Department of Family Services – Domestic and Sexual Violence Services

CONTACT INFORMATION: Monday–Friday 8 a.m.–4:30 p.m.
703-324-5730 TTY 711
12011 Government Center Parkway, Pennino Building, Floor 7, Suite 740
Fairfax, VA 22035
Toni Zollicoffer

January is Stalking Awareness Month

exit website button circle  SAFETY ALERT – If you are in danger, call or text 911.

January is Stalking Awareness Month


  • is repeated and unwanted contact that makes you feel afraid or harassed.
  • is serious, often violent, and can escalate over time.
  • is common. About 1 in 6 women and 1 in 17 men have experienced stalking in their lifetime. 
  • is pervasive. 81% of women who were stalked by a current or former husband or cohabitating partner were physically assaulted by that partner; 31% of women were sexually assaulted.
  • can impact a person's mental well-being. Research shows 83% of stalking victims experience significant levels of anxiety, 75% have trouble sleeping, and 48% lost their appetite. A quarter of stalking victims say they have attempted suicide or thought about suicide.
  • is a crime in all 50 states and the District of Columbia.
  • is a crime that happens across all ages and genders, though people aged 18 to 24 have the highest rate of stalking victimization.
  • is a crime with financial repercussions. 1 in 8 stalking victims has reported losing work because of the stalking. More than half of these victims reported losing five or more workdays.
  • starts early. Nearly 54% of female victims and 41% of male victims experienced stalking before the age of 25. 

Stalking happens in many types of relationships:

  • A current or former romantic partner
  • A friend
  • A stranger
  • A family member
  • A community member
  • A boss or coworker

Stalking can look like:

  • calling, texting, social media messages, or leaving voicemails even after you’ve asked them to stop.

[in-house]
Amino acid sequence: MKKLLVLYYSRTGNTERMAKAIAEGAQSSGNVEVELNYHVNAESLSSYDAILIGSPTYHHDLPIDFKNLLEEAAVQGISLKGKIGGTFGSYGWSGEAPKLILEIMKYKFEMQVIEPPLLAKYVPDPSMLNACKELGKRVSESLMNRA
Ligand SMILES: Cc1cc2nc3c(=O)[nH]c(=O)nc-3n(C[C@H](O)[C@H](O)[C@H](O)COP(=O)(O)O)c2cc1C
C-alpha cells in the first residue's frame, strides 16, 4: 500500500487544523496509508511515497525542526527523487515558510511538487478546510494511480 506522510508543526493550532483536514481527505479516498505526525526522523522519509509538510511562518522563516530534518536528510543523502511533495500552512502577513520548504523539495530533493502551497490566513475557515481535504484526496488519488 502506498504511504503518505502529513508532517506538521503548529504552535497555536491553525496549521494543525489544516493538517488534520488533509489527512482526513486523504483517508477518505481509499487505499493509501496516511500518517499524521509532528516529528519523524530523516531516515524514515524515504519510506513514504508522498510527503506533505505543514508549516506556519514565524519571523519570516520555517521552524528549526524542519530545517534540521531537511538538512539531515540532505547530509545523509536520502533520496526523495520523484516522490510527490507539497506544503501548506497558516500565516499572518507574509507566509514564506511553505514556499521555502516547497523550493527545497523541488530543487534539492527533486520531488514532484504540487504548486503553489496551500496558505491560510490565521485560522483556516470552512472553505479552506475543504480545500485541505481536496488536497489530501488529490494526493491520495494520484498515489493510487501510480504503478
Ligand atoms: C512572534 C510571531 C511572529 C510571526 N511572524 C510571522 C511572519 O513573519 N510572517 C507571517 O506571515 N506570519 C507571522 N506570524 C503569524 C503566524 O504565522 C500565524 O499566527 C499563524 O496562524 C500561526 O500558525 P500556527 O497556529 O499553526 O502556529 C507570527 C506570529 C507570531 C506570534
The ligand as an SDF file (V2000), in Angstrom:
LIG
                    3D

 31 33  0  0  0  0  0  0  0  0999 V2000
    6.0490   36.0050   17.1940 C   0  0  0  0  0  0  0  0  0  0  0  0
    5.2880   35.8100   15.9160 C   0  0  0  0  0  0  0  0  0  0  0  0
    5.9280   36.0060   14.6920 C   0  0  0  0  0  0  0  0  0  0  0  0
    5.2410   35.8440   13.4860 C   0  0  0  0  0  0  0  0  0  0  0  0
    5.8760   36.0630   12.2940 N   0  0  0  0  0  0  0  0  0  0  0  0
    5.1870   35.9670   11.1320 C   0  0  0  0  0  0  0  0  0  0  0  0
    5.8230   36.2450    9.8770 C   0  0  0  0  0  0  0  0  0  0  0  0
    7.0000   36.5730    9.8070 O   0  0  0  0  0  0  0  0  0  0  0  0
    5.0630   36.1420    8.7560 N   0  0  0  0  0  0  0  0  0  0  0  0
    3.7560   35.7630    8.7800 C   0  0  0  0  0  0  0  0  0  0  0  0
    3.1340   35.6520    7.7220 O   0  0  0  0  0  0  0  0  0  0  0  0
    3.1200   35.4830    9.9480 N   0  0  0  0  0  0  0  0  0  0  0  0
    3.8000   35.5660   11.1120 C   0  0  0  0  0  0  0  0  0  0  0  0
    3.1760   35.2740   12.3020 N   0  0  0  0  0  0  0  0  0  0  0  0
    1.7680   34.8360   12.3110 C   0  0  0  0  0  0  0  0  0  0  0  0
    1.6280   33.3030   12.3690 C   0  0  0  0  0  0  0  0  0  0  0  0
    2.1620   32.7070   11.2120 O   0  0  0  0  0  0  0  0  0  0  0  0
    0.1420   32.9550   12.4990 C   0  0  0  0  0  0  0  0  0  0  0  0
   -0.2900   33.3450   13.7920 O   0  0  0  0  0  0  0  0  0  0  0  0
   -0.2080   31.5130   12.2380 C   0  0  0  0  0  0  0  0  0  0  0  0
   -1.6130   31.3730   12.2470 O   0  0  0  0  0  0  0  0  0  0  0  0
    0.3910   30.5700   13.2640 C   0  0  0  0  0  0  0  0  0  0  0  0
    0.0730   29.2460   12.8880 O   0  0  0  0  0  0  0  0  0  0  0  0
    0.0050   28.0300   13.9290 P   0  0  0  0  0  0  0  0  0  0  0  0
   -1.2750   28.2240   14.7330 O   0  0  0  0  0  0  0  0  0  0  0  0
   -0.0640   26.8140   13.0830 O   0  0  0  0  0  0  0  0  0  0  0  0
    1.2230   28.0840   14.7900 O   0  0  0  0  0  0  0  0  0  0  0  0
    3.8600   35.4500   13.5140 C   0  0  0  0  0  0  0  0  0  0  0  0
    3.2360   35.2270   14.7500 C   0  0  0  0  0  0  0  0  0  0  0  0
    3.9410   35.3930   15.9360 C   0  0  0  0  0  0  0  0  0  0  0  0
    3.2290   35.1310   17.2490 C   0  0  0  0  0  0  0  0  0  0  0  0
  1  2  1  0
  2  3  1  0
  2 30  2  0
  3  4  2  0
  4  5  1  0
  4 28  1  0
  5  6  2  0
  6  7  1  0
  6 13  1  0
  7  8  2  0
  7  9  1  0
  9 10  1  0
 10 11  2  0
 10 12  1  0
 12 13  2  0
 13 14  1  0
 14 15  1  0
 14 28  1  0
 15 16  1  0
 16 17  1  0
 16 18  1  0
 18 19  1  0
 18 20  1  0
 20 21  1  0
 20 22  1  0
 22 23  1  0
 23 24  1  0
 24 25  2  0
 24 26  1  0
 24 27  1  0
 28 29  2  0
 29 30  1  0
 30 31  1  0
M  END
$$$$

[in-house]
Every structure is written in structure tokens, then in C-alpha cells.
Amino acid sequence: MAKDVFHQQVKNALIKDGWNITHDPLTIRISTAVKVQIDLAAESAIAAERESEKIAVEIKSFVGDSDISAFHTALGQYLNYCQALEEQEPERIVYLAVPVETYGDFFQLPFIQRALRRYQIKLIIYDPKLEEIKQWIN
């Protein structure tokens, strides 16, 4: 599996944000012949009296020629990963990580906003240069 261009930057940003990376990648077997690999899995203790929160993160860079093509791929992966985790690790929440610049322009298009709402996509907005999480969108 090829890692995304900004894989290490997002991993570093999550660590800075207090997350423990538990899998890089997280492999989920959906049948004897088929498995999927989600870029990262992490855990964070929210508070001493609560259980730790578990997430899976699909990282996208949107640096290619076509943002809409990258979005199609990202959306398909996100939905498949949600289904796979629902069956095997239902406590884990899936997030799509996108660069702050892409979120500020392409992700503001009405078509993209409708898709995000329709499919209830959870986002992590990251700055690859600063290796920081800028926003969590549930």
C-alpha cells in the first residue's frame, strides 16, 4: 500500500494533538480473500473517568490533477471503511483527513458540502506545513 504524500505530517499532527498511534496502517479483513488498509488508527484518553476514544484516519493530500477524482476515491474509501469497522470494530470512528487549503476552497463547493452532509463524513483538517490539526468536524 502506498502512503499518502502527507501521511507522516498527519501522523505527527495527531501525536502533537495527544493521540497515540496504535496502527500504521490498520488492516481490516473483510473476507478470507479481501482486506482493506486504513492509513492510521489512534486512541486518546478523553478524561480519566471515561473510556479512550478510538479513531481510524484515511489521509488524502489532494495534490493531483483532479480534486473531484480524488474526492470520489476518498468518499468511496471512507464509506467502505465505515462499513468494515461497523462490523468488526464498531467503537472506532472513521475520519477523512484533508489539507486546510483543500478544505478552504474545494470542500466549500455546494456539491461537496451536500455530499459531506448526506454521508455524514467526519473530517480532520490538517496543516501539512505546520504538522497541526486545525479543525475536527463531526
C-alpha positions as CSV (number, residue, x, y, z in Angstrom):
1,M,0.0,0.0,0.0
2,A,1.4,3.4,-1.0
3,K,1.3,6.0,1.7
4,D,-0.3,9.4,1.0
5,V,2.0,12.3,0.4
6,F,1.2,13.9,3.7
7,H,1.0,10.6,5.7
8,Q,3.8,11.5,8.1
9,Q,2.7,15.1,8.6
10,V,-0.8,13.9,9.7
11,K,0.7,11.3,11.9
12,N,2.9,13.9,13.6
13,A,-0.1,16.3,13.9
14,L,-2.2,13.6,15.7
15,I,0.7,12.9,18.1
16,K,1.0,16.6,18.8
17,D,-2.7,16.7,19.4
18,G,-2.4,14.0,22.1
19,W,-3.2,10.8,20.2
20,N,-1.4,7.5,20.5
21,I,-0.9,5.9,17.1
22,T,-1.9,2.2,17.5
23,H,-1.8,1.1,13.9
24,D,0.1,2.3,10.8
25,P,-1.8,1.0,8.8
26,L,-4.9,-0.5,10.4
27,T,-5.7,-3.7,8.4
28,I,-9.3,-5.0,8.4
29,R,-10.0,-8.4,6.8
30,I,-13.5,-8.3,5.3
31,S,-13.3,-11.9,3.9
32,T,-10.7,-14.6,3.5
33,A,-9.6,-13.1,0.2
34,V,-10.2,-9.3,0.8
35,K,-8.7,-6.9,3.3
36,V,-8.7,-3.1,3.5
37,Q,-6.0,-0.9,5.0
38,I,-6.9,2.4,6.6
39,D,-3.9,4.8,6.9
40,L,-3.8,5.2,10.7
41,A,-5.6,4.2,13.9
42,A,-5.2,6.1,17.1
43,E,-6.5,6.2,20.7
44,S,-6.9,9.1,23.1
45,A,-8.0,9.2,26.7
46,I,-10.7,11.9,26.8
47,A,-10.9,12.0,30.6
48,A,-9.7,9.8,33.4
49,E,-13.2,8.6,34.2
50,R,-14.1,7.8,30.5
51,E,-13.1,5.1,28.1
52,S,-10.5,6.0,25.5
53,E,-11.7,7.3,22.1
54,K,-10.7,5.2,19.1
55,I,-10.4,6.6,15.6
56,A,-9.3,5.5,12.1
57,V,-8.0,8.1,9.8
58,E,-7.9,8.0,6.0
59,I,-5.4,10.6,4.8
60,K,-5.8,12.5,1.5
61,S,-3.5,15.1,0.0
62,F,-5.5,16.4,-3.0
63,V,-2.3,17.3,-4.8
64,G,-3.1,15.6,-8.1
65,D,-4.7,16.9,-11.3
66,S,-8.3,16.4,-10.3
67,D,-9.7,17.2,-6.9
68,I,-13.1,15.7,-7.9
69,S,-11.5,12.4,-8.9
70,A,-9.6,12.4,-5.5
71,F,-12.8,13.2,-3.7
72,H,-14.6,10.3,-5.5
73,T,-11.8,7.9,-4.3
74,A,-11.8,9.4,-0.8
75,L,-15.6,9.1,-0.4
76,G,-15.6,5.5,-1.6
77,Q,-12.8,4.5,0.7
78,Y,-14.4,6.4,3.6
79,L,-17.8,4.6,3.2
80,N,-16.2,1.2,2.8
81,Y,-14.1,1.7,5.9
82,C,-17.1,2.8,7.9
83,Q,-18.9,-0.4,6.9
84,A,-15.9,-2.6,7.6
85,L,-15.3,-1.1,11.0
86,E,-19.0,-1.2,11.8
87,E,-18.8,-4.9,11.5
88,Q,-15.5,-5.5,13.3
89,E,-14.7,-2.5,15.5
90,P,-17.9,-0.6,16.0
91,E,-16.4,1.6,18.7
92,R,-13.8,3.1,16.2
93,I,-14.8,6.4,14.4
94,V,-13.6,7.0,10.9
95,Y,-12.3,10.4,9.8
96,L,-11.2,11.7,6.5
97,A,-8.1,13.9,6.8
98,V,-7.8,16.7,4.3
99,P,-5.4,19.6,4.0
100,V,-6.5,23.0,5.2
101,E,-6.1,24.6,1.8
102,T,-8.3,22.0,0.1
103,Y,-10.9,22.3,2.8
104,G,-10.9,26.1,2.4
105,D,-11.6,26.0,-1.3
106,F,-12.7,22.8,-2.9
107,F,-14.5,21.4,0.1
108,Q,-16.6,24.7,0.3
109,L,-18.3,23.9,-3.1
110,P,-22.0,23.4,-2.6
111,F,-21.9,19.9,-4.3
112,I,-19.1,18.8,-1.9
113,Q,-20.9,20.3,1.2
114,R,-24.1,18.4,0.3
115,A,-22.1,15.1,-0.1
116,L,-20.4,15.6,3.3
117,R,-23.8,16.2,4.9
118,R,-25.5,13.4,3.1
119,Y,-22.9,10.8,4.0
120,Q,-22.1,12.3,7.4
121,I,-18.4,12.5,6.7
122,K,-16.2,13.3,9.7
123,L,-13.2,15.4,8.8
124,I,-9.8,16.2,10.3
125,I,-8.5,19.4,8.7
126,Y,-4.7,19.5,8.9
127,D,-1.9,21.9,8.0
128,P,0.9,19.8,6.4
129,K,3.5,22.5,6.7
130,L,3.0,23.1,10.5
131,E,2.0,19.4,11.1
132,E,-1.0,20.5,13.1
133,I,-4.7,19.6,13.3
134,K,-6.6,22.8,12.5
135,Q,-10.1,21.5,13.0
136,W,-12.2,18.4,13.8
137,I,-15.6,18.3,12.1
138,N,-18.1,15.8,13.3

• constantly checking in on you at home, work, or school.
  • vandalizing your car or other property.
  • controlling your phone, internet or social media.
  • showing up where you are, even when you haven’t shared your location with them.
  • asking friends, family or co-workers for information about you.

Prevention is possible. 

Everyone can work together to know, name, and stop stalking.

  • Help educate others to define and recognize stalking behaviors.
  • Engage men and boys as allies in prevention efforts.
  • Create and support safe environments within relationships, schools, and communities through programs and policies that promote healthy relationships.

Learn how Domestic and Sexual Violence Services is observing Stalking Awareness Month and visit our Staking Awareness Month community engagement toolkit for content and graphics to share on social media.

Thursday, Jan. 18, 2024 – Sparkle, Shimmer, Shine Stalking National Day of Action

Sparkle, Shimmer, Shine Stalking National Day of ActionStalking Awareness Month turns 20 this year, and for the first time, the movement will observe a National Day of Action. Stalking is a criminal, traumatic, and dangerous victimization that is all too prevalent that too often fades into the background. Not today. Survivors need our attention and support. Be part of this day of recognition:

  • Wear something sparkly or shiny to raise awareness about stalking and show support for survivors.
  • Post photos of yourself, friends, family, and colleagues on social media with the #SparkleAgainstStalking hashtag. Be sure to tag Fairfax County Department of Family Services on Facebook. 
  • Send photos to Angie Acosta.

(Photos may be shared online.)

Have questions or need help?

  • Domestic and Sexual Violence 24-Hour Hotline 703-360-7273
  • Domestic Violence Action Center 703-246-4573 
  • Domestic and Sexual Violence Services Main Office 703-324-5730 
  • If the threat is immediate, call 911.

Back to top

Fairfax Virtual Assistant